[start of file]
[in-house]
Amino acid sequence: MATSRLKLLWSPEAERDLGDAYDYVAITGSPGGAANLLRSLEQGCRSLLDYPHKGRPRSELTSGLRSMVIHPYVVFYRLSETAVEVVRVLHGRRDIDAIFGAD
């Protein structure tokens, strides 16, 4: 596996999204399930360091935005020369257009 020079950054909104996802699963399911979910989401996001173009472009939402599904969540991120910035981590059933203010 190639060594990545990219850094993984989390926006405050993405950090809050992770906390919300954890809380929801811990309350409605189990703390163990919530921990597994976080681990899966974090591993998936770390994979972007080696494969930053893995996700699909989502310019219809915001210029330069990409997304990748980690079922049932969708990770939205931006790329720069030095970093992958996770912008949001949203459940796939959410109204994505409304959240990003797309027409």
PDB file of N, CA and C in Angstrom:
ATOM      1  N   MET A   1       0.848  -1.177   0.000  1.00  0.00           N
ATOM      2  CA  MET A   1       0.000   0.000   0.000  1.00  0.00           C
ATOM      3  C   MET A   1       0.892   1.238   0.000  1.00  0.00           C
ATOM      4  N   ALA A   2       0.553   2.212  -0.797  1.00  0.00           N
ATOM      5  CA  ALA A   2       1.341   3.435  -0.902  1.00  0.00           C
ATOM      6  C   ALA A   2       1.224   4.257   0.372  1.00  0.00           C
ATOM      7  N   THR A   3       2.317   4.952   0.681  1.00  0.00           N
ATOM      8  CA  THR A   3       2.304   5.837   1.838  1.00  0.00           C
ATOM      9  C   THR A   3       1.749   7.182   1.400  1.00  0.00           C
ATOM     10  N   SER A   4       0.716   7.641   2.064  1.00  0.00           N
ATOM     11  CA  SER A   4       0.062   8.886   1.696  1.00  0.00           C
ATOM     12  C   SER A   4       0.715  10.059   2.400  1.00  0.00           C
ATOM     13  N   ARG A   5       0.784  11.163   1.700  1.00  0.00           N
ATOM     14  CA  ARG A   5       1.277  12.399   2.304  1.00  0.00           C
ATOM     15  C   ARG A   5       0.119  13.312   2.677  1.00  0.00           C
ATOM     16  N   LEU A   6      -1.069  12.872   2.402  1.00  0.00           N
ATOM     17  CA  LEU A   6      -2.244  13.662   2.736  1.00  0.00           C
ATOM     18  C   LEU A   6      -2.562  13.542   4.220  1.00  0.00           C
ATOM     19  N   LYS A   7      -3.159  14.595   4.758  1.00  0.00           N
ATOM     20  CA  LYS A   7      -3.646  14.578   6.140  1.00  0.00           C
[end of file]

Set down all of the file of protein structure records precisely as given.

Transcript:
[in-house]
Amino acid sequence: MATSRLKLLWSPEAERDLGDAYDYVAITGSPGGAANLLRSLEQGCRSLLDYPHKGRPRSELTSGLRSMVIHPYVVFYRLSETAVEVVRVLHGRRDIDAIFGAD
């Protein structure tokens, strides 16, 4: 596996999204399930360091935005020369257009 020079950054909104996802699963399911979910989401996001173009472009939402599904969540991120910035981590059933203010 190639060594990545990219850094993984989390926006405050993405950090809050992770906390919300954890809380929801811990309350409605189990703390163990919530921990597994976080681990899966974090591993998936770390994979972007080696494969930053893995996700699909989502310019219809915001210029330069990409997304990748980690079922049932969708990770939205931006790329720069030095970093992958996770912008949001949203459940796939959410109204994505409304959240990003797309027409």
PDB file of N, CA and C in Angstrom:
ATOM      1  N   MET A   1       0.848  -1.177   0.000  1.00  0.00           N
ATOM      2  CA  MET A   1       0.000   0.000   0.000  1.00  0.00           C
ATOM      3  C   MET A   1       0.892   1.238   0.000  1.00  0.00           C
ATOM      4  N   ALA A   2       0.553   2.212  -0.797  1.00  0.00           N
ATOM      5  CA  ALA A   2       1.341   3.435  -0.902  1.00  0.00           C
ATOM      6  C   ALA A   2       1.224   4.257   0.372  1.00  0.00           C
ATOM      7  N   THR A   3       2.317   4.952   0.681  1.00  0.00           N
ATOM      8  CA  THR A   3       2.304   5.837   1.838  1.00  0.00           C
ATOM      9  C   THR A   3       1.749   7.182   1.400  1.00  0.00           C
ATOM     10  N   SER A   4       0.716   7.641   2.064  1.00  0.00           N
ATOM     11  CA  SER A   4       0.062   8.886   1.696  1.00  0.00           C
ATOM     12  C   SER A   4       0.715  10.059   2.400  1.00  0.00           C
ATOM     13  N   ARG A   5       0.784  11.163   1.700  1.00  0.00           N
ATOM     14  CA  ARG A   5       1.277  12.399   2.304  1.00  0.00           C
ATOM     15  C   ARG A   5       0.119  13.312   2.677  1.00  0.00           C
ATOM     16  N   LEU A   6      -1.069  12.872   2.402  1.00  0.00           N
ATOM     17  CA  LEU A   6      -2.244  13.662   2.736  1.00  0.00           C
ATOM     18  C   LEU A   6      -2.562  13.542   4.220  1.00  0.00           C
ATOM     19  N   LYS A   7      -3.159  14.595   4.758  1.00  0.00           N
ATOM     20  CA  LYS A   7      -3.646  14.578   6.140  1.00  0.00           C